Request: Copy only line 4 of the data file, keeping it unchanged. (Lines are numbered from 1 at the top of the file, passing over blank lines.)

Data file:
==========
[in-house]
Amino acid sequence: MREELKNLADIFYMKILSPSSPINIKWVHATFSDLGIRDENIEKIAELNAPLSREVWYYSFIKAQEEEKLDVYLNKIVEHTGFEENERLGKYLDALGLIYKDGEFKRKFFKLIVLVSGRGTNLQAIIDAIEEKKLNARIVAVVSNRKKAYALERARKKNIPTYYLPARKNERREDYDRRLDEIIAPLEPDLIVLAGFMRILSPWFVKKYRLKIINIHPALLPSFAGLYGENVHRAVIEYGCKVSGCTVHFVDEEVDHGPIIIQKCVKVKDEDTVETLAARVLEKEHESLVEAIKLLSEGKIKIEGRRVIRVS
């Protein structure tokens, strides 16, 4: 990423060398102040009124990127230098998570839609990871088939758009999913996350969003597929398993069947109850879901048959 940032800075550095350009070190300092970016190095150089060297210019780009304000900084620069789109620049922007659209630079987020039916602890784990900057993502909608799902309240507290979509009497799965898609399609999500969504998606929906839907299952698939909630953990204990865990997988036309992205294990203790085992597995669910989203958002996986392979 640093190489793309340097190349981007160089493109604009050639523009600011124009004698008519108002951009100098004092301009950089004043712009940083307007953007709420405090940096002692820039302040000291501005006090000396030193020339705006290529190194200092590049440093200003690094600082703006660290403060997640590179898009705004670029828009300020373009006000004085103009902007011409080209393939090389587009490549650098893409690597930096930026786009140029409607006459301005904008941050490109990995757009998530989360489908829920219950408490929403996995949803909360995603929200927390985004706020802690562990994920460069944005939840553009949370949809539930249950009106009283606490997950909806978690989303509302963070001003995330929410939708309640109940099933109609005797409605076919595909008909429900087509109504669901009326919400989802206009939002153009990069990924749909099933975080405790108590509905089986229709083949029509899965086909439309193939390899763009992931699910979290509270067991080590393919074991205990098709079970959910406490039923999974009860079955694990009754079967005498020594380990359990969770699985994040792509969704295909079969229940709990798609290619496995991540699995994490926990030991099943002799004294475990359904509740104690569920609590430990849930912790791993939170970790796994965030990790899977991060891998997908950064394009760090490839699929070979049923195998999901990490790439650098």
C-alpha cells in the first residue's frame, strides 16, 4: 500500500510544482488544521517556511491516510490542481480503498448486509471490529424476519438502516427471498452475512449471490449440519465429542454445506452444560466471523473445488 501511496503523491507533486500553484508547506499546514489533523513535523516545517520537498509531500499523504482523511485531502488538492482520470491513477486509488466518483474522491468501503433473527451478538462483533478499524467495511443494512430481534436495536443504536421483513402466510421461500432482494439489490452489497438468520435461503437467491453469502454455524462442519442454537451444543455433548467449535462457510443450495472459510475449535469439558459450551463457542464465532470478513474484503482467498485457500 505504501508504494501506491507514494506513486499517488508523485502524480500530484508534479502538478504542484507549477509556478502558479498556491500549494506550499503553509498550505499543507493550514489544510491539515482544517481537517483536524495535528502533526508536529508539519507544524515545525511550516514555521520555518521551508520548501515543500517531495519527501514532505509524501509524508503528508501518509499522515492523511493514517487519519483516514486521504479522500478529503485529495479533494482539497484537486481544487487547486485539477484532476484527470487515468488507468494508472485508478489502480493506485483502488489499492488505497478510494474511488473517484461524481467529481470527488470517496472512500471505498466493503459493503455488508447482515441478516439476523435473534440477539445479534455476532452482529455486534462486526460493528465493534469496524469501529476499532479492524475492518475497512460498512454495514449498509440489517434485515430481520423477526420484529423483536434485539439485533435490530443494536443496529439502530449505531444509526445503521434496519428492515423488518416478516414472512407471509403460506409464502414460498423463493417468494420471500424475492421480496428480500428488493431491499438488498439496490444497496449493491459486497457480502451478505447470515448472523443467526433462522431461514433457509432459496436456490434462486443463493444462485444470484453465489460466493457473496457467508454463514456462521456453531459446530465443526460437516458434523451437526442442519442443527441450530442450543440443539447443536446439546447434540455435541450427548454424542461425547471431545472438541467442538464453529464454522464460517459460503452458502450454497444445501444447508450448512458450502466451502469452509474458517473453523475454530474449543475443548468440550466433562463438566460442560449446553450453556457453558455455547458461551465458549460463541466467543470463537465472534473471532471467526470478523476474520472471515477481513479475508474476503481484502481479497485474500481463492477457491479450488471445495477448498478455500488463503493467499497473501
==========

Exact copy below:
C-alpha cells in the first residue's frame, strides 16, 4: 500500500510544482488544521517556511491516510490542481480503498448486509471490529424476519438502516427471498452475512449471490449440519465429542454445506452444560466471523473445488 501511496503523491507533486500553484508547506499546514489533523513535523516545517520537498509531500499523504482523511485531502488538492482520470491513477486509488466518483474522491468501503433473527451478538462483533478499524467495511443494512430481534436495536443504536421483513402466510421461500432482494439489490452489497438468520435461503437467491453469502454455524462442519442454537451444543455433548467449535462457510443450495472459510475449535469439558459450551463457542464465532470478513474484503482467498485457500 505504501508504494501506491507514494506513486499517488508523485502524480500530484508534479502538478504542484507549477509556478502558479498556491500549494506550499503553509498550505499543507493550514489544510491539515482544517481537517483536524495535528502533526508536529508539519507544524515545525511550516514555521520555518521551508520548501515543500517531495519527501514532505509524501509524508503528508501518509499522515492523511493514517487519519483516514486521504479522500478529503485529495479533494482539497484537486481544487487547486485539477484532476484527470487515468488507468494508472485508478489502480493506485483502488489499492488505497478510494474511488473517484461524481467529481470527488470517496472512500471505498466493503459493503455488508447482515441478516439476523435473534440477539445479534455476532452482529455486534462486526460493528465493534469496524469501529476499532479492524475492518475497512460498512454495514449498509440489517434485515430481520423477526420484529423483536434485539439485533435490530443494536443496529439502530449505531444509526445503521434496519428492515423488518416478516414472512407471509403460506409464502414460498423463493417468494420471500424475492421480496428480500428488493431491499438488498439496490444497496449493491459486497457480502451478505447470515448472523443467526433462522431461514433457509432459496436456490434462486443463493444462485444470484453465489460466493457473496457467508454463514456462521456453531459446530465443526460437516458434523451437526442442519442443527441450530442450543440443539447443536446439546447434540455435541450427548454424542461425547471431545472438541467442538464453529464454522464460517459460503452458502450454497444445501444447508450448512458450502466451502469452509474458517473453523475454530474449543475443548468440550466433562463438566460442560449446553450453556457453558455455547458461551465458549460463541466467543470463537465472534473471532471467526470478523476474520472471515477481513479475508474476503481484502481479497485474500481463492477457491479450488471445495477448498478455500488463503493467499497473501